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PROV-ISSUE-62 (about-prov-language): about provenance language [Conceptual Model]

From: Provenance Working Group Issue Tracker <sysbot+tracker@w3.org>
Date: Fri, 29 Jul 2011 09:09:38 +0000
To: public-prov-wg@w3.org
Message-Id: <E1Qmj4c-0004Tt-F1@barney.w3.org>

PROV-ISSUE-62 (about-prov-language): about provenance language [Conceptual Model]


Raised by: Graham Klyne
On product: Conceptual Model

Introduction of "characterized entities" - if this is something that
really needs to be said, I think it needs to be clarified.  I spent
some time thinking about these two sentences, trying to work out if
they could ever be completely correct, or just not understanding what
they are intended to convey:

[[ Furthermore, this specification is concerned with characterized
entities, that is, entities and their situation in the world, as
perceived by their asserters.

In the rest of the document, we are concerned with the representation
of such entities; their situation in the world will be represented
using sets of attributes.  ]]

Why "characterized entities" as opposed to perceived entities"?
What's the important distinction here?

The only interpretation I've found that makes sense to me is that the
document is concerning itself with entities that are characterized by
the values of some bounded set of attributes.  But that
interpretation, if correct, is not obvious to me from the wording

"PIL is a language by which representations of the world can be
expressed using terms that are drawn from a controlled vocabulary. "
I'm not sure how to interpret this.  Does this "controlled vocabulary
include, for example, numbers? Is this controlled vocabulary expected
to be the complete set of terms used in PIL expressions?

"These representations are relative to an asserter, and in that sense
constitute assertions about the world."  What is this trying to say?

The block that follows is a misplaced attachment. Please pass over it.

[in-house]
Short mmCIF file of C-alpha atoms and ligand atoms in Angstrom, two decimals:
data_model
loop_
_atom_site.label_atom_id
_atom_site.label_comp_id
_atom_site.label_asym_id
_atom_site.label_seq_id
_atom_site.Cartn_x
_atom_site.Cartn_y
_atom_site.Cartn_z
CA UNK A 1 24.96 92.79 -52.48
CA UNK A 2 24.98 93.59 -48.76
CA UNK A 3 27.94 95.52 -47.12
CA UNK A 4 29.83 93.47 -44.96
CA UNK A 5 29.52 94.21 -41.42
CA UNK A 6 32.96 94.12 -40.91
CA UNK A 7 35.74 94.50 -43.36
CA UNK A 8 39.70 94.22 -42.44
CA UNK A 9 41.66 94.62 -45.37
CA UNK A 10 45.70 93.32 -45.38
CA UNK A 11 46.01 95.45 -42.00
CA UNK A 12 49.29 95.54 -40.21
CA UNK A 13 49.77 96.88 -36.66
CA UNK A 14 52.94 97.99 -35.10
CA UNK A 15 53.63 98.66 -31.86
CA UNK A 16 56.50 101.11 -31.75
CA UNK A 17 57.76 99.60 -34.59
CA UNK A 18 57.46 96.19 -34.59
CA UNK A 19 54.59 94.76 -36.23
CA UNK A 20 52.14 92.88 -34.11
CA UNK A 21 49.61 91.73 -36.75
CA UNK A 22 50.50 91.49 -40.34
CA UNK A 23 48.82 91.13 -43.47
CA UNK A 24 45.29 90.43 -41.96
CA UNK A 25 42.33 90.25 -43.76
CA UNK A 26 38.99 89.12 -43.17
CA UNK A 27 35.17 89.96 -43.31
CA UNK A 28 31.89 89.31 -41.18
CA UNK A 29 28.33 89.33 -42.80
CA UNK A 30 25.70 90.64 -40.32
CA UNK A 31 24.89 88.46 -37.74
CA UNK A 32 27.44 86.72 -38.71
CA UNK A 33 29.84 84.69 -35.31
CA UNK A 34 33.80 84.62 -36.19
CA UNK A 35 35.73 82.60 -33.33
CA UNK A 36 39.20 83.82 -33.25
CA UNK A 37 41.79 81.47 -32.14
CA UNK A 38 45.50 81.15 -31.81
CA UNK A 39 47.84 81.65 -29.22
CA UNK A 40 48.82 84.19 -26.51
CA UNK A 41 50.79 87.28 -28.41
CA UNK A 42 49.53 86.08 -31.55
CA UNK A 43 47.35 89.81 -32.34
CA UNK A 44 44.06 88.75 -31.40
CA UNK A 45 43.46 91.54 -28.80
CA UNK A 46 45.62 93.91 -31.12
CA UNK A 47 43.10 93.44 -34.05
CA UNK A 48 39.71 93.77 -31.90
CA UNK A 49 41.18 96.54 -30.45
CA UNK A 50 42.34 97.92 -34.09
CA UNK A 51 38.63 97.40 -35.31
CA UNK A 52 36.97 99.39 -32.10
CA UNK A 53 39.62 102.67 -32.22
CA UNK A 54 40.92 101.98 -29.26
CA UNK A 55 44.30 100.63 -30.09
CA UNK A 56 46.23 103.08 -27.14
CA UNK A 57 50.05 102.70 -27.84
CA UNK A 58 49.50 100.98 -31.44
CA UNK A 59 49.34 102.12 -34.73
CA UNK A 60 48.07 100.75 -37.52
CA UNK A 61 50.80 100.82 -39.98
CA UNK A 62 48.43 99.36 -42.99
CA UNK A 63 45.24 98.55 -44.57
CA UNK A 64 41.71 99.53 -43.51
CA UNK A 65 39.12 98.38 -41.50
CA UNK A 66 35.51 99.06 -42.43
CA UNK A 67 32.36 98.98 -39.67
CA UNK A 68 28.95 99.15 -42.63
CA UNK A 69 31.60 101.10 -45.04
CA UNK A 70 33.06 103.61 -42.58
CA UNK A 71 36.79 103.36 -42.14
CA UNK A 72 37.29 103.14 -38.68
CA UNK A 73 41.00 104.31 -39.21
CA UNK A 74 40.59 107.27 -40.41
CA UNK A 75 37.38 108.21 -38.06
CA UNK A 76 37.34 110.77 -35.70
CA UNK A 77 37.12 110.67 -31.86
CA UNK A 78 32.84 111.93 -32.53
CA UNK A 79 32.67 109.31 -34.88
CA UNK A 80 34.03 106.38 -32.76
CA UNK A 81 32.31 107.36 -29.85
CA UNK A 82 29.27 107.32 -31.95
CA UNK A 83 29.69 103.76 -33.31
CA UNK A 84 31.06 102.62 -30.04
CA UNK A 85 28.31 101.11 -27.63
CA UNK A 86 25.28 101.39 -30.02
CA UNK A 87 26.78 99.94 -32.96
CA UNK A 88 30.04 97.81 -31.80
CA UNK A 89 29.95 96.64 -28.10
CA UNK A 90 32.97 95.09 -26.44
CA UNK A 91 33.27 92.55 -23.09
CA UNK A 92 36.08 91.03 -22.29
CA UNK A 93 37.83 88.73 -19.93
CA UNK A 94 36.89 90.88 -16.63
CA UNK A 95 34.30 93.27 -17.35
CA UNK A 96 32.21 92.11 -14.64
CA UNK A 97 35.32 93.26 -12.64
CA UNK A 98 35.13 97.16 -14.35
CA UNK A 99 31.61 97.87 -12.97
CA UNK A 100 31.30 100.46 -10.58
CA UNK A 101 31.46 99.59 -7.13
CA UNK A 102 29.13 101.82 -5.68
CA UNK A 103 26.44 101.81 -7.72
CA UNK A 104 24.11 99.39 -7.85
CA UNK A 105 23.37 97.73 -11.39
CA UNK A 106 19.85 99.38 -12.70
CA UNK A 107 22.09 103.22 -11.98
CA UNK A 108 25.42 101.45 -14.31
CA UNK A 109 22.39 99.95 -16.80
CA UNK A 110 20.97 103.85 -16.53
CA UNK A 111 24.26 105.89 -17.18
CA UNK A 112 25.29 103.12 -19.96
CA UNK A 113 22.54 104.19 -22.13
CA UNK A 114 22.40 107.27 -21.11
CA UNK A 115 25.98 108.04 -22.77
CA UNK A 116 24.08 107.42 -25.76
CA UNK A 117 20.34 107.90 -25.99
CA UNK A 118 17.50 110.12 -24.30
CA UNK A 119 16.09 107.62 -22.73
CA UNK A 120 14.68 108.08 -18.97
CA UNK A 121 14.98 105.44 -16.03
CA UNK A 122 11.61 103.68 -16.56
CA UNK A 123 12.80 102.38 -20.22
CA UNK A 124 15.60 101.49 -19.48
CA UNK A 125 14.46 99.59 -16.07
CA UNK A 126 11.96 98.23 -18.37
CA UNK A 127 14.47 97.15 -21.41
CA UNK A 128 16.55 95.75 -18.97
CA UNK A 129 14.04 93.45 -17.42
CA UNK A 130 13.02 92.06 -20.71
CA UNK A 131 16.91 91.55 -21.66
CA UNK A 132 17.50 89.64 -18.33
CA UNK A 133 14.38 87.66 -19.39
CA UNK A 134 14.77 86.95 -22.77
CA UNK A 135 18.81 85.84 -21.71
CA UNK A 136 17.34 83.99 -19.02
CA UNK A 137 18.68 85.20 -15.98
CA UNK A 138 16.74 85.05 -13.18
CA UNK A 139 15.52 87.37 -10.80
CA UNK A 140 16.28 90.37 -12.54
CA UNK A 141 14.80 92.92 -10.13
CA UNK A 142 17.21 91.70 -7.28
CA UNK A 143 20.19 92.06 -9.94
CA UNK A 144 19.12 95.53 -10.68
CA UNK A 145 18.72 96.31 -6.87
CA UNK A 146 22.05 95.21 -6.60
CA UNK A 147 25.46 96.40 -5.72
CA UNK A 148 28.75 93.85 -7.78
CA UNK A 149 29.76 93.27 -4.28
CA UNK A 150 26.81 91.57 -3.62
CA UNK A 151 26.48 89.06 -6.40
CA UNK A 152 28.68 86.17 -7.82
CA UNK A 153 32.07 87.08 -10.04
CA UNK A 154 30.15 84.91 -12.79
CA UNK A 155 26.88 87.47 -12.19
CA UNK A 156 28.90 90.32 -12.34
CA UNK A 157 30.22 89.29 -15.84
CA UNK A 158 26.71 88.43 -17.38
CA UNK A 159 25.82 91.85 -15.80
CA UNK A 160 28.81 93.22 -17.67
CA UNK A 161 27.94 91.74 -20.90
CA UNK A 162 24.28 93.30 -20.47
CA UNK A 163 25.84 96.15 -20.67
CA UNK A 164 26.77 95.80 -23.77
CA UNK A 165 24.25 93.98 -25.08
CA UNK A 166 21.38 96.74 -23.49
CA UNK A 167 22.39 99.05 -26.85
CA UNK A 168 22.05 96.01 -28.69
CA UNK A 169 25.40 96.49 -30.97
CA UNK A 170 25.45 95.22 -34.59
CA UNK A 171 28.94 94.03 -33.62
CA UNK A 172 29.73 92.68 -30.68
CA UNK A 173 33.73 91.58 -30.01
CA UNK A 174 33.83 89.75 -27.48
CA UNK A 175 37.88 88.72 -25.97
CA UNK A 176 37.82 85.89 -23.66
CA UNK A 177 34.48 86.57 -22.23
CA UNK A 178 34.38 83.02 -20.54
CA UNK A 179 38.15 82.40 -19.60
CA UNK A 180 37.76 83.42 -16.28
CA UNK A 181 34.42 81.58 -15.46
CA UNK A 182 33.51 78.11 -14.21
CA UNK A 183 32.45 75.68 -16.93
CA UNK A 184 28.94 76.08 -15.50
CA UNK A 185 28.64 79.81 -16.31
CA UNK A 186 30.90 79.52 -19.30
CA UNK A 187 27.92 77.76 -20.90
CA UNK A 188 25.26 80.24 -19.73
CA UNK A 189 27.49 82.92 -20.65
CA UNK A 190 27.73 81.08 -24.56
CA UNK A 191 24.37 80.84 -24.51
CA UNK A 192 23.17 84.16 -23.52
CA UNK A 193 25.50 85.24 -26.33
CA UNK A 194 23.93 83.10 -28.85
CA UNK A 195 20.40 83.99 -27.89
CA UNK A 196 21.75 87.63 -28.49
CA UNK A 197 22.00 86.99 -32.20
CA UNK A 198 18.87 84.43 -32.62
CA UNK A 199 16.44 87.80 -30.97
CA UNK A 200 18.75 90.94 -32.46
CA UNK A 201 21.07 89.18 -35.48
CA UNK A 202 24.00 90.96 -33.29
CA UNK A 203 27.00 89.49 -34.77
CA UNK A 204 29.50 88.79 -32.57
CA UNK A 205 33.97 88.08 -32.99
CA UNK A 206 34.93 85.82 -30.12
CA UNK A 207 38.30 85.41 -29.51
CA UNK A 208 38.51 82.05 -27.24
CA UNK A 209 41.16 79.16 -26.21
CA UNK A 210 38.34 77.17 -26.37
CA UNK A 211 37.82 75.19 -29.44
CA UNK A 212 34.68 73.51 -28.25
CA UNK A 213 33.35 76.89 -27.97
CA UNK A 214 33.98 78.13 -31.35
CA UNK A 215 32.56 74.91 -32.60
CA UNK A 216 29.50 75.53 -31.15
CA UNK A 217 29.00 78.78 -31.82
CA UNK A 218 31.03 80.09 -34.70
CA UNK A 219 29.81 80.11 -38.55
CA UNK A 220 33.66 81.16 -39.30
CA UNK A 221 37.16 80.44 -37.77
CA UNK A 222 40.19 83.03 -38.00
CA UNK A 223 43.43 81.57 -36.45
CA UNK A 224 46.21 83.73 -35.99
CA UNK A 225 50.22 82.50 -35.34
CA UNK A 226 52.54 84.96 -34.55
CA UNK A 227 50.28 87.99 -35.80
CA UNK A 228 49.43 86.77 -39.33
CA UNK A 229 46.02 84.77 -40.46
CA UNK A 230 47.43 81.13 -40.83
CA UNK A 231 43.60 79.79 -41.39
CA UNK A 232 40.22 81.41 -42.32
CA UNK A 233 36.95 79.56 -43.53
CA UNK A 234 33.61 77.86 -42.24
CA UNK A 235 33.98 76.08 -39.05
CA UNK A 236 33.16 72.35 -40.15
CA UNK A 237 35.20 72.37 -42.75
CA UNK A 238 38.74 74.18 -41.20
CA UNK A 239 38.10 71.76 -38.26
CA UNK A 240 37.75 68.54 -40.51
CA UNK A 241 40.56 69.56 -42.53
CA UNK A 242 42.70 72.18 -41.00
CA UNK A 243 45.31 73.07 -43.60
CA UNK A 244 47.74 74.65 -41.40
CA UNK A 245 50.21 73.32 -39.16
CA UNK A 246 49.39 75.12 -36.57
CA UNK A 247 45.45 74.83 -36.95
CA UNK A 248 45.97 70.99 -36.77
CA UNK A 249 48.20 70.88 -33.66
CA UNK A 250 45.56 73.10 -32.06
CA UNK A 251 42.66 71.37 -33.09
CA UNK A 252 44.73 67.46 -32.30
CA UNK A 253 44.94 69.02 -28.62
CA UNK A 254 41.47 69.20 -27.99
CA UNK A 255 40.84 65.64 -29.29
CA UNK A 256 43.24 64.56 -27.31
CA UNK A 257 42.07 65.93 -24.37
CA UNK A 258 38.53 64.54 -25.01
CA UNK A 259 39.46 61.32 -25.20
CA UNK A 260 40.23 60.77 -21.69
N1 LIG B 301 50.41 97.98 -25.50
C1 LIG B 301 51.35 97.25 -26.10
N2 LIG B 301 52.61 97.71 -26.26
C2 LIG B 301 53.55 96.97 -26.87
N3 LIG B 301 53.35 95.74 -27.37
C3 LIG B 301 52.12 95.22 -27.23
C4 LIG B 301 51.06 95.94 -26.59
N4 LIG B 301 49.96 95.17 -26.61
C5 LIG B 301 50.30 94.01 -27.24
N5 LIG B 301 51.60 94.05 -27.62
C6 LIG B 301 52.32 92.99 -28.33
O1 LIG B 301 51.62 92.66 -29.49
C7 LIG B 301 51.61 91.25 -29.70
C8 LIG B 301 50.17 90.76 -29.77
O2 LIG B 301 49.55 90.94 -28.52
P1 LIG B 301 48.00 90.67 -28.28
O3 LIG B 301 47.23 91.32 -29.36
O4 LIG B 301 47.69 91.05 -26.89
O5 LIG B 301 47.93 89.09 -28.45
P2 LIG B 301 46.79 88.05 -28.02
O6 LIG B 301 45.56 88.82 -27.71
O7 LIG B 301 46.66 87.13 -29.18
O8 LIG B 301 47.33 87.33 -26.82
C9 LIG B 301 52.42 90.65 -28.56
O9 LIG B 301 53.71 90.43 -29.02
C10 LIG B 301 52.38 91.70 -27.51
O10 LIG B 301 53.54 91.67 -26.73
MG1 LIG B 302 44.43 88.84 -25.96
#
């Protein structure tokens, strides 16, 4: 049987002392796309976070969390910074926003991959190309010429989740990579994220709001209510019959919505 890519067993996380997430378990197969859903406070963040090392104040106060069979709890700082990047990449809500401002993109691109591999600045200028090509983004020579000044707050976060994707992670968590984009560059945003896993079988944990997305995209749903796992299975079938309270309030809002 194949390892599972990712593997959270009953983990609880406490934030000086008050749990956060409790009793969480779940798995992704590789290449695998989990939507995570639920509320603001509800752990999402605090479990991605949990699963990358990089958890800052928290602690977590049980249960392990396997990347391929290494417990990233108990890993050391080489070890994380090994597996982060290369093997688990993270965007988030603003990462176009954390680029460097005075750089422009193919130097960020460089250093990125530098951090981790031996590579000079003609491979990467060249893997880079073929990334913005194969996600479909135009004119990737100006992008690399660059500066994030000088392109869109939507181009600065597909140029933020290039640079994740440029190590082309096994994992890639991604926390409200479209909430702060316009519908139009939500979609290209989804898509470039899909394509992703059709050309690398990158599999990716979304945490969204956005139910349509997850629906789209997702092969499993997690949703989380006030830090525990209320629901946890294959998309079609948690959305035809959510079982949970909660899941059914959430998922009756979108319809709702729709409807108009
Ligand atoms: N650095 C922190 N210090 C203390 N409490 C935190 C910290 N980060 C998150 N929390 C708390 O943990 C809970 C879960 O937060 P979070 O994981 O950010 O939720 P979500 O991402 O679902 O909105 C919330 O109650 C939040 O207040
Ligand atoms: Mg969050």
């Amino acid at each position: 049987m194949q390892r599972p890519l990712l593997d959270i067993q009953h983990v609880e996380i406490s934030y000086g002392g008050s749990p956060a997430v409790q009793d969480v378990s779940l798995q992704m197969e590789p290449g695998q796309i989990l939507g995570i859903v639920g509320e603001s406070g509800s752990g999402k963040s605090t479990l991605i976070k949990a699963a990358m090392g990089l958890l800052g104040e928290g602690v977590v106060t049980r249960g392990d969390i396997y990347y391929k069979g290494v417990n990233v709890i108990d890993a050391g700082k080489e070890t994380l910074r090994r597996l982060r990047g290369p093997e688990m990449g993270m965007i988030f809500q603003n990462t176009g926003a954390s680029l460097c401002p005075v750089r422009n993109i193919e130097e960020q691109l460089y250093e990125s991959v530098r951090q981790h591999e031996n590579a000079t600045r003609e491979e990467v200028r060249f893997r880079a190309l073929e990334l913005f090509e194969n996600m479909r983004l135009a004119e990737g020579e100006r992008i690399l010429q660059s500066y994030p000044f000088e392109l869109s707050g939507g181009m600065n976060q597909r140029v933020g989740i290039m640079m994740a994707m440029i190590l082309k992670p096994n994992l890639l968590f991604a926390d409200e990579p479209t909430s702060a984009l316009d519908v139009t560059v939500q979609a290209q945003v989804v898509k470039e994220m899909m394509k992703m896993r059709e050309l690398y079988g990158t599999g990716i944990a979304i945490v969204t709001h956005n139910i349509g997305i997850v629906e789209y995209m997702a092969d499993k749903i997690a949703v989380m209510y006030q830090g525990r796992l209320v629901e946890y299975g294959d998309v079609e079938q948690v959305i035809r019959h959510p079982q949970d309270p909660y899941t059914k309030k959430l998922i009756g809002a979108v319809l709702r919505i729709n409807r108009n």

I think you might mean something like:

"These representations are relative to the context of an asserter, and
in that sense constitute perceptions about the world."  which ties
back to the earlier statement about "as perceived by their asserters".

"All assertions in PIL SHOULD be interpreted as a record of what has
happened, as opposed to what may or will happen."  I feel we should
find a way to strengthen this SHOULD to a MUST, but comments from
earlier discussions make this tricky to get right.  Maybe:

"All assertions in PIL MUST be interpreted as a record of what has
happened or been observed in some context, as opposed to what might
happen or potential observations."  In this, I am using the reference
to a context to provide just enough wiggle-room for description in
future or imagined contexts.

"This specification does not prescribe the means by which assertions
are made, for example on the basis of observations, inferences, or any
other means."
The phrasing "... assertions are made" here is jarring, if not
confusing - I would think that assertions are made in PIL for the
purposes of this spec. Suggest "... how assertions are arrived at,

"The language introduces a notion of "provenance container", which
provides a default scope for assertions."  The term "container" here
is suggested of a physical or logical encapsulation, which I don't
think is meant.  How about "provenance context"?

[[ ... The model may define additional scoping rules for
assertions. Identifiers can safely be used within that
scope. Optionally, identifiers can be exported so that they can be
used outside their default scope. The language does not prescribe the
mechanisms by which identifiers are generated.  ]]

This spec is describing a data model, *not* a language.  It says so at
the top.  As such I think it's entirely inappropriate to start
defining linguistic constructs such as identifiers and scoping.
Assuming the actual language used will be RDF, I'm not seeing how what
you describe will be possible.

"In this specification, when an assertion is defined to refer to
another assertion about something, it does so by means of that thing's
identifier."  I don't understand what this is trying to say.
Received on Friday, 29 July 2011 09:09:43 UTC

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